By Tracey Mills |
Oct. 24, 2005
What began in a graduate course for her women's studies degree has turned into a documentary film for Lisa Hoffe. Trailblazing: The Women of Nepal's Trekking Industry tells the story of the Three Sisters Adventure Trekking company based in Pokhara, Nepal. Shot in the beautiful Annapurna region of the Himalayan mountains, the film provides a glimpse into a world that few of us living in the west ever get to experience - the struggle for independence and identity in a male-dominated adventure tourism industry and conservative culture.
The inspiration to pursue such an ambitious project was a combination of wanting to contribute to the women's movement and the improvement of women's lives on an international scale while utilizing her media skills. Ms. Hoffe has more than 10 years experience as a broadcast journalist working for CBC radio and television and other Canadian networks. In 2003, she was also one of 46 graduate students from across the country to be awarded an Innovative Research Award from the Canadian International Development Agency (CIDA) for those interested in doing their fieldwork in developing countries, which helped with the logistics of traveling to Nepal.
“I focused on Nepal because I knew the CIDA proposal would be a highly competitive process. As part of my proposal I also had to find a host organization to sponsor me while in the country and collaborate with on ideas,” she added. “That led me to a feminist non-governmental organization called Sancharika Samuha or the Women Communicator's Forum - a group of volunteer female media professionals dedicated to the promotion of gender equality and non-stereotypical portrayals of women.”
Ms. Hoffe left for Nepal in November 2003. Upon arrival she met with her host organization and started brainstorming ideas for her project. She does not remember how she came to hear of the Three Sisters, but she knew from the start that they were a perfect fit for her project.
“I was looking for an inspiring project about women who were looking to change the lives of those around them for the better,” she remarked. “Working with the sisters was quite inspiring. They are building capacity for people in the industry and giving women a chance to earn their own money, which in turn gives them the independence to make their own choices.”
Located in the city of Pokhara, an eight-hour drive from the capital city of Kathmandu, the Chhetri sisters run the first and only female-owned and operated trekking agency catering to female tourists. They also run a training program for female guides which operates twice a year to coincide with the trekking seasons in the fall and spring. (www.3sistersadventure.com)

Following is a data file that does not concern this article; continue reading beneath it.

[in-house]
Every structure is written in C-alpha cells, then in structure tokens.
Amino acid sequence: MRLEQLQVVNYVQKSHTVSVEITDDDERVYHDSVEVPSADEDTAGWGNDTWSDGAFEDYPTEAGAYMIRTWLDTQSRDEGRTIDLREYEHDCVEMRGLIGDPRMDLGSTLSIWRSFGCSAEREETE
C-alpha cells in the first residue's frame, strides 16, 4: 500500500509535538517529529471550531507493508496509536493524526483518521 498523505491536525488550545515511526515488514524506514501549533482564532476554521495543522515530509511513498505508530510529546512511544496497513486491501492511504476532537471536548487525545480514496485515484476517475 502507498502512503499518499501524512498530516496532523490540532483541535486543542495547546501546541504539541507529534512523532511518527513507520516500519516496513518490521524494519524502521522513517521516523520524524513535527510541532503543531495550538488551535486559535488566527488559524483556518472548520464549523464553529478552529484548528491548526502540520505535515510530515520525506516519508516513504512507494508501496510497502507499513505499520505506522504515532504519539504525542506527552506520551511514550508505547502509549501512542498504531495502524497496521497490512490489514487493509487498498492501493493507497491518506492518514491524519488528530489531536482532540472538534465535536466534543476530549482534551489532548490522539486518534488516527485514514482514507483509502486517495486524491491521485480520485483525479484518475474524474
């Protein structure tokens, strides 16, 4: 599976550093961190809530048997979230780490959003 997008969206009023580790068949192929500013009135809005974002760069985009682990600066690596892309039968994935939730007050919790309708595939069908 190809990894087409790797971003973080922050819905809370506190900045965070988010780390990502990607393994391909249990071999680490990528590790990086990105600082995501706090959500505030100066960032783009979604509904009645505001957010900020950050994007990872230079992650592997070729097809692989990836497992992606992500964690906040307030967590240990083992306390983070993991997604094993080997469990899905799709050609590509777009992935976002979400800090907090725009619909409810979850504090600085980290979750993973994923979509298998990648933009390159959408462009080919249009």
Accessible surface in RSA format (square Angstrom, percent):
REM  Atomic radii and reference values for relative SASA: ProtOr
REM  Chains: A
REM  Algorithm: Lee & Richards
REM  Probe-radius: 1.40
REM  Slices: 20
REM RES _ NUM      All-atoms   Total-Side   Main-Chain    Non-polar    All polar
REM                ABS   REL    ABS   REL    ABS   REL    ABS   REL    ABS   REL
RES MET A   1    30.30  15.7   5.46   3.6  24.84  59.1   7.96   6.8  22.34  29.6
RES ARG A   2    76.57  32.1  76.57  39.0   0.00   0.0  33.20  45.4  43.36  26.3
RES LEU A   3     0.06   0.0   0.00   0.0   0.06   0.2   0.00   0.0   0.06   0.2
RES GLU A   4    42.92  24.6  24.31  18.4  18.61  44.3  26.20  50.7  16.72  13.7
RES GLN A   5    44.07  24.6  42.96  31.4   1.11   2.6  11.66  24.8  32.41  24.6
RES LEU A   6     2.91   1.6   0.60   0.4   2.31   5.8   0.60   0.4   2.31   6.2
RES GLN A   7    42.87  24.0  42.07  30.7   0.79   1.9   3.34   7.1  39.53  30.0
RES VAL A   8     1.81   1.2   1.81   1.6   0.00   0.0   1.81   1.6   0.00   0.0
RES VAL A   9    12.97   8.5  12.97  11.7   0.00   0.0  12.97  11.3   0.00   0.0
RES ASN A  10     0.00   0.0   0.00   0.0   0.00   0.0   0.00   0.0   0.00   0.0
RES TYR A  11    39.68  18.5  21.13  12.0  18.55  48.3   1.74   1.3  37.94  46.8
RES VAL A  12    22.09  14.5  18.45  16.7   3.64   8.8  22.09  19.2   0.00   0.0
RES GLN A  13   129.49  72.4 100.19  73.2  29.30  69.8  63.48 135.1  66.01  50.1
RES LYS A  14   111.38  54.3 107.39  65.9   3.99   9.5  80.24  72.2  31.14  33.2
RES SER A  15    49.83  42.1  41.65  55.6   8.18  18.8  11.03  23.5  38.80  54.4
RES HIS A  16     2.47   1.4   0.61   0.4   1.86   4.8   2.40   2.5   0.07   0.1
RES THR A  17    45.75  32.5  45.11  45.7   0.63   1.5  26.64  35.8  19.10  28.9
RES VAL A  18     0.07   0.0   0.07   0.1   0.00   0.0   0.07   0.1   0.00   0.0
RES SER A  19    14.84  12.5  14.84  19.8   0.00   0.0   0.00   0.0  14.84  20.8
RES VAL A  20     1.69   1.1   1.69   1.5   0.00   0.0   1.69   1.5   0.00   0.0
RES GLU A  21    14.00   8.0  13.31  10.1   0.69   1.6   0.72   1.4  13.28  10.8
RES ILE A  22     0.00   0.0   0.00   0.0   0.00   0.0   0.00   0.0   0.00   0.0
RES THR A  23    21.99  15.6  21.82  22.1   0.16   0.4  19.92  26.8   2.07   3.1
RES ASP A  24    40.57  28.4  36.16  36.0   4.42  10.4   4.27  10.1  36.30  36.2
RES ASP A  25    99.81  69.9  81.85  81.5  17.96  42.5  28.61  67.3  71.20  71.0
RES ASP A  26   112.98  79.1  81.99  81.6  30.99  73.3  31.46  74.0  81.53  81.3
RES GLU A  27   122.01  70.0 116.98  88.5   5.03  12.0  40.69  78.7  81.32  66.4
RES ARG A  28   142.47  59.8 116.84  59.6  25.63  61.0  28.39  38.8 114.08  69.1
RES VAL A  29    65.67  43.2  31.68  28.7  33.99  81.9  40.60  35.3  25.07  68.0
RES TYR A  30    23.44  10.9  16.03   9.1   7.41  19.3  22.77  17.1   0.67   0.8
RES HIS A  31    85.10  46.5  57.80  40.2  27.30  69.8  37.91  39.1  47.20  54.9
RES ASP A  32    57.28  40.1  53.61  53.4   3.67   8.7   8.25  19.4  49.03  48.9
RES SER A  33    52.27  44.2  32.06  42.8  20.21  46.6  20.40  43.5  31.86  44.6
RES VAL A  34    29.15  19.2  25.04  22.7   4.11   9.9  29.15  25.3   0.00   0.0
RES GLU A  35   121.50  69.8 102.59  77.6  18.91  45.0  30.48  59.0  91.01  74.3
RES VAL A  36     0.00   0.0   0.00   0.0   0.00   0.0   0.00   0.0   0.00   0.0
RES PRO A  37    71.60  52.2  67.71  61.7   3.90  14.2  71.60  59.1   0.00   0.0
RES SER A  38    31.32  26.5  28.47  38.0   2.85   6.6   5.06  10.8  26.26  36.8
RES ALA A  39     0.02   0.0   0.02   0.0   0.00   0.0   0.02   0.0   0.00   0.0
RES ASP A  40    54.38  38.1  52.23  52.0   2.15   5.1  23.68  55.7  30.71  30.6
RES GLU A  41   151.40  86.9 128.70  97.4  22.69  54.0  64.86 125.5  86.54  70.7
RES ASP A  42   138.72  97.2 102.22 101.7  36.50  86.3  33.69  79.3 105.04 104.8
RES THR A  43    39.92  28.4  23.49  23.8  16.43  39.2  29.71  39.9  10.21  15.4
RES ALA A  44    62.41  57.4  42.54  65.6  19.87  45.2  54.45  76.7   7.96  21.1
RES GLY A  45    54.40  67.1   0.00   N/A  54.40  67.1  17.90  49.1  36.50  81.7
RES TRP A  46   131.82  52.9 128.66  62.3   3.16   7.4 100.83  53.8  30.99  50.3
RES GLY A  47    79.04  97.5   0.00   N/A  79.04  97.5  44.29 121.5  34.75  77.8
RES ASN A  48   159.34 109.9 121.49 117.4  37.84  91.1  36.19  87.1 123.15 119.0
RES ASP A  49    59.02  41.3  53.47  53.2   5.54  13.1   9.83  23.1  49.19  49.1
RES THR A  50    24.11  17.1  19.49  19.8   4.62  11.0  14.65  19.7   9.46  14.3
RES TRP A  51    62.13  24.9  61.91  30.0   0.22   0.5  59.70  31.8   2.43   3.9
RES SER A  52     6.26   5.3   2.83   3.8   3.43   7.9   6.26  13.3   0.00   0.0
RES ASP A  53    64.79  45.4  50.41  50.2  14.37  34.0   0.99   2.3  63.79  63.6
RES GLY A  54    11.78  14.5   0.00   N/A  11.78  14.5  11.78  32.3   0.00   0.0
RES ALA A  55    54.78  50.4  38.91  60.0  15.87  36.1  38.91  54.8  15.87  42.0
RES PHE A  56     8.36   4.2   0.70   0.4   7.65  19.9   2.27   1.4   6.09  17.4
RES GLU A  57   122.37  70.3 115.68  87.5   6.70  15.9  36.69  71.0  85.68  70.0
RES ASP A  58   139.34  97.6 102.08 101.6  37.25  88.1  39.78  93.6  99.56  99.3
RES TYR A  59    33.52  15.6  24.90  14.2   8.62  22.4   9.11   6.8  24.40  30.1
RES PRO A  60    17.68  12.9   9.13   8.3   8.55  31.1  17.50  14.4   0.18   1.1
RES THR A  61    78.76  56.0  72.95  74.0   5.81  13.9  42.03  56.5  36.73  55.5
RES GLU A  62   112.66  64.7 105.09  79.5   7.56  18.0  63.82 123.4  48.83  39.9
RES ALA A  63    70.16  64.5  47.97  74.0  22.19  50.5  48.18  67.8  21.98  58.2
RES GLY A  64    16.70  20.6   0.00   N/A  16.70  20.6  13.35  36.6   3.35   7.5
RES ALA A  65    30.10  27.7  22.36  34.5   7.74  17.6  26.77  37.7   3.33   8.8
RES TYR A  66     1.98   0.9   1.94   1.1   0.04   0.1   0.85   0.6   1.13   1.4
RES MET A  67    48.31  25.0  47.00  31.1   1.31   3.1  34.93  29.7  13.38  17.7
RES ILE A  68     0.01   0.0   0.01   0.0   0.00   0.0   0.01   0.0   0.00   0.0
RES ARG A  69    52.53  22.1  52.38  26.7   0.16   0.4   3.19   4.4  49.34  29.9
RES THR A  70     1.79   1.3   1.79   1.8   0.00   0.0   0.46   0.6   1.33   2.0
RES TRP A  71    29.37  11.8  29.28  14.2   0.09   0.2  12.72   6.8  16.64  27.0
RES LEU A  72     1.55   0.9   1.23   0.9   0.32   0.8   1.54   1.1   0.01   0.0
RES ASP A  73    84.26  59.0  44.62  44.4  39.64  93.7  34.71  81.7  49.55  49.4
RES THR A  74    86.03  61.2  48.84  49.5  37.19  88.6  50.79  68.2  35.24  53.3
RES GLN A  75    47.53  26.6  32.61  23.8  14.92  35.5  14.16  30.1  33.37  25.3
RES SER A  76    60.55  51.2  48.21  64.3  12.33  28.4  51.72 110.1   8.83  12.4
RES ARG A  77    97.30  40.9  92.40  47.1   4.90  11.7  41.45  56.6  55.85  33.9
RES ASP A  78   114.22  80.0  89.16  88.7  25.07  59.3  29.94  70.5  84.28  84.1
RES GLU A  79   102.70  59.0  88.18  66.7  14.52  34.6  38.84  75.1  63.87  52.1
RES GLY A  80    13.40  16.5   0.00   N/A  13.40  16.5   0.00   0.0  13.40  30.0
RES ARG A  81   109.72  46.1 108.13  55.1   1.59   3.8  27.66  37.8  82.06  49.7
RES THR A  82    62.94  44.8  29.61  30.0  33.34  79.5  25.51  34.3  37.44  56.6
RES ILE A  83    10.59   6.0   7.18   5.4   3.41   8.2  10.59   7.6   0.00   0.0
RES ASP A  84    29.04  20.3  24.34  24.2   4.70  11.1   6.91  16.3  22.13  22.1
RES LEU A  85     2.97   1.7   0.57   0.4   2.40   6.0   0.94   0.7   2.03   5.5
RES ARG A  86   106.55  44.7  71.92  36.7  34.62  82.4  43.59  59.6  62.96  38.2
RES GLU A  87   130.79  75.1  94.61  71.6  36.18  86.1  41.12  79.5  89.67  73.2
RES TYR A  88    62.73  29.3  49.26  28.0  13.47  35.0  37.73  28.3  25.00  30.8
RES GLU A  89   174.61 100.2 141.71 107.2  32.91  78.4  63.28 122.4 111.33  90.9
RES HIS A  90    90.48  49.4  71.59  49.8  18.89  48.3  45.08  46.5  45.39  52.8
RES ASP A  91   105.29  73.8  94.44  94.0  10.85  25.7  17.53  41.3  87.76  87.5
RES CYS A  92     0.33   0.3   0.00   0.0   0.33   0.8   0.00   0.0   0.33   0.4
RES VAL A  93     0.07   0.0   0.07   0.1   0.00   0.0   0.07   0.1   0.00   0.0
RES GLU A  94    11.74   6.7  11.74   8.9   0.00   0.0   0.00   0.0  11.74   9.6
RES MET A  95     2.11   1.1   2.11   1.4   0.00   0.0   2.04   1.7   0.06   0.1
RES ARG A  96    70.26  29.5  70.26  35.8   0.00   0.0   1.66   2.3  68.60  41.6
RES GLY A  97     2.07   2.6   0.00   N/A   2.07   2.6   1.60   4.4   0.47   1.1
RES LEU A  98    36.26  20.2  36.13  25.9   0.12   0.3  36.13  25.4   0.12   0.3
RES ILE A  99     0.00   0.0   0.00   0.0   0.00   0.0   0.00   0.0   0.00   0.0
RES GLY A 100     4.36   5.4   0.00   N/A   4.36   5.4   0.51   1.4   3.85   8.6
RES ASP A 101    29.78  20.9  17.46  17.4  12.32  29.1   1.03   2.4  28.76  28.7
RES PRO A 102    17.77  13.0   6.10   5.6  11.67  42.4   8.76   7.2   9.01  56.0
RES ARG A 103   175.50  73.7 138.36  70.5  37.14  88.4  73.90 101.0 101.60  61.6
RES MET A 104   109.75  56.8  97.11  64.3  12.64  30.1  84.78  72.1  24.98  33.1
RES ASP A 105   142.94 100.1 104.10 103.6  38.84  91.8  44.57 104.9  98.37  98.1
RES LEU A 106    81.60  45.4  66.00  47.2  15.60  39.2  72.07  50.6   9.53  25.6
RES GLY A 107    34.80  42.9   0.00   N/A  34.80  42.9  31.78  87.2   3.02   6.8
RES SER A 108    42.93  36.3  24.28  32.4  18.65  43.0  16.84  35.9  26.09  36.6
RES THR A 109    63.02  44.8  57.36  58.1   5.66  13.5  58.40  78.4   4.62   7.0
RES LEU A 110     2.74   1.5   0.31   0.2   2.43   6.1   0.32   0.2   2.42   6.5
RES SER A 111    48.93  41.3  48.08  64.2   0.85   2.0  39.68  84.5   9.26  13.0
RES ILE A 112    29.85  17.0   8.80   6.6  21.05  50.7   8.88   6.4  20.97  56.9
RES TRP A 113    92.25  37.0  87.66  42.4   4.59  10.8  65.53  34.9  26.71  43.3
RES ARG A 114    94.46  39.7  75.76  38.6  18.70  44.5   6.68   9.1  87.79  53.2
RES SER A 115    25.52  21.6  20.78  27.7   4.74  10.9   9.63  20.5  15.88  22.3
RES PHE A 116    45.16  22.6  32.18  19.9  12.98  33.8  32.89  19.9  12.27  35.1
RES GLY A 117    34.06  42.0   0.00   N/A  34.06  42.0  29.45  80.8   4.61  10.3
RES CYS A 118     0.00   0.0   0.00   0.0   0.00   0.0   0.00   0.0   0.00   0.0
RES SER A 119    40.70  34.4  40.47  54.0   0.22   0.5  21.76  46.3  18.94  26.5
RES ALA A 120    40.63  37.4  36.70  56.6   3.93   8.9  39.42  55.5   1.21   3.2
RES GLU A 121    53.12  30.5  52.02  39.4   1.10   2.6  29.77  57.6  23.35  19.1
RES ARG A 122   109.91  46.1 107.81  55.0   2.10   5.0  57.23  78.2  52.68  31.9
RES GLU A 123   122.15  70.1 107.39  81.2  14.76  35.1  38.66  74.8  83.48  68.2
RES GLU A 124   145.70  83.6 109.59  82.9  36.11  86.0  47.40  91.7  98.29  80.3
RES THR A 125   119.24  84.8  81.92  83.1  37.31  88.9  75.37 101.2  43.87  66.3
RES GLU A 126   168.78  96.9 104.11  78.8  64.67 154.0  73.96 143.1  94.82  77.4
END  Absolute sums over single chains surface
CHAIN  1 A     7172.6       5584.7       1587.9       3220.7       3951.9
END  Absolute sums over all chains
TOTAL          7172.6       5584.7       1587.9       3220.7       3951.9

Shooting got underway in early February 2004 after all arrangements and logistics had been established. The film tracks the month-long training program as well as the challenges faced by trainees as they head out on the trails as guides. From start to finish the project took seven months to complete, a little longer than expected, but well worth every moment according to Ms. Hoffe.
“I am so grateful for the opportunity to see an inspiring project through to completion and so glad that I was able to use my media skills to assemble a formative story that can act as a communications tool for the sisters and raise consciousness about the social situation of women in Nepal,” she said.
“The film does not show women as victims of their circumstance, instead they are empowered. It is my hope that people will feel uplifted after seeing it.”
Copies of the film have already been sent back to Nepal both to Ms. Hoffe's host organization and to the sisters. It is her hope that the film will help the sisters promote the work they are doing acting as both an awareness and educational tool.
“For me it is so much more than just a master's research project. It has a significant outreach component into the community. As time passes we will see how they are able to use the film to help themselves more.”
“And on another note, I owe so much to my supervisor Marilyn Porter in Women's Studies who inspired me to go out and seek opportunities like this. And to Memorial's Distance Education and Learning Technologies (DELT) who did all the post-production work on the film. Without their support, I probably would still be looking for an editor to finish the project.”
As for future plans for the film, things are just getting started. On Saturday, Oct. 22, the film will premiere at the St. John's International Women's Film and Video Festival at 4 p.m. at the LSPU Hall in St. Johnís. This is one of many festivals that Ms. Hoffe plans to pursue to get her film out into the public arena. She was recently invited to be a featured premiere at the South Asian International Film Festival to take place in New York City from December 7-11, 2005.
“I feel like I am trailblazing as well because I am entering this whole new area of film and independent production. I hope to be inspired by the pioneering spirit of the women I feature.”
For more on the film and filmmaker, visit www.trailblazing.ca.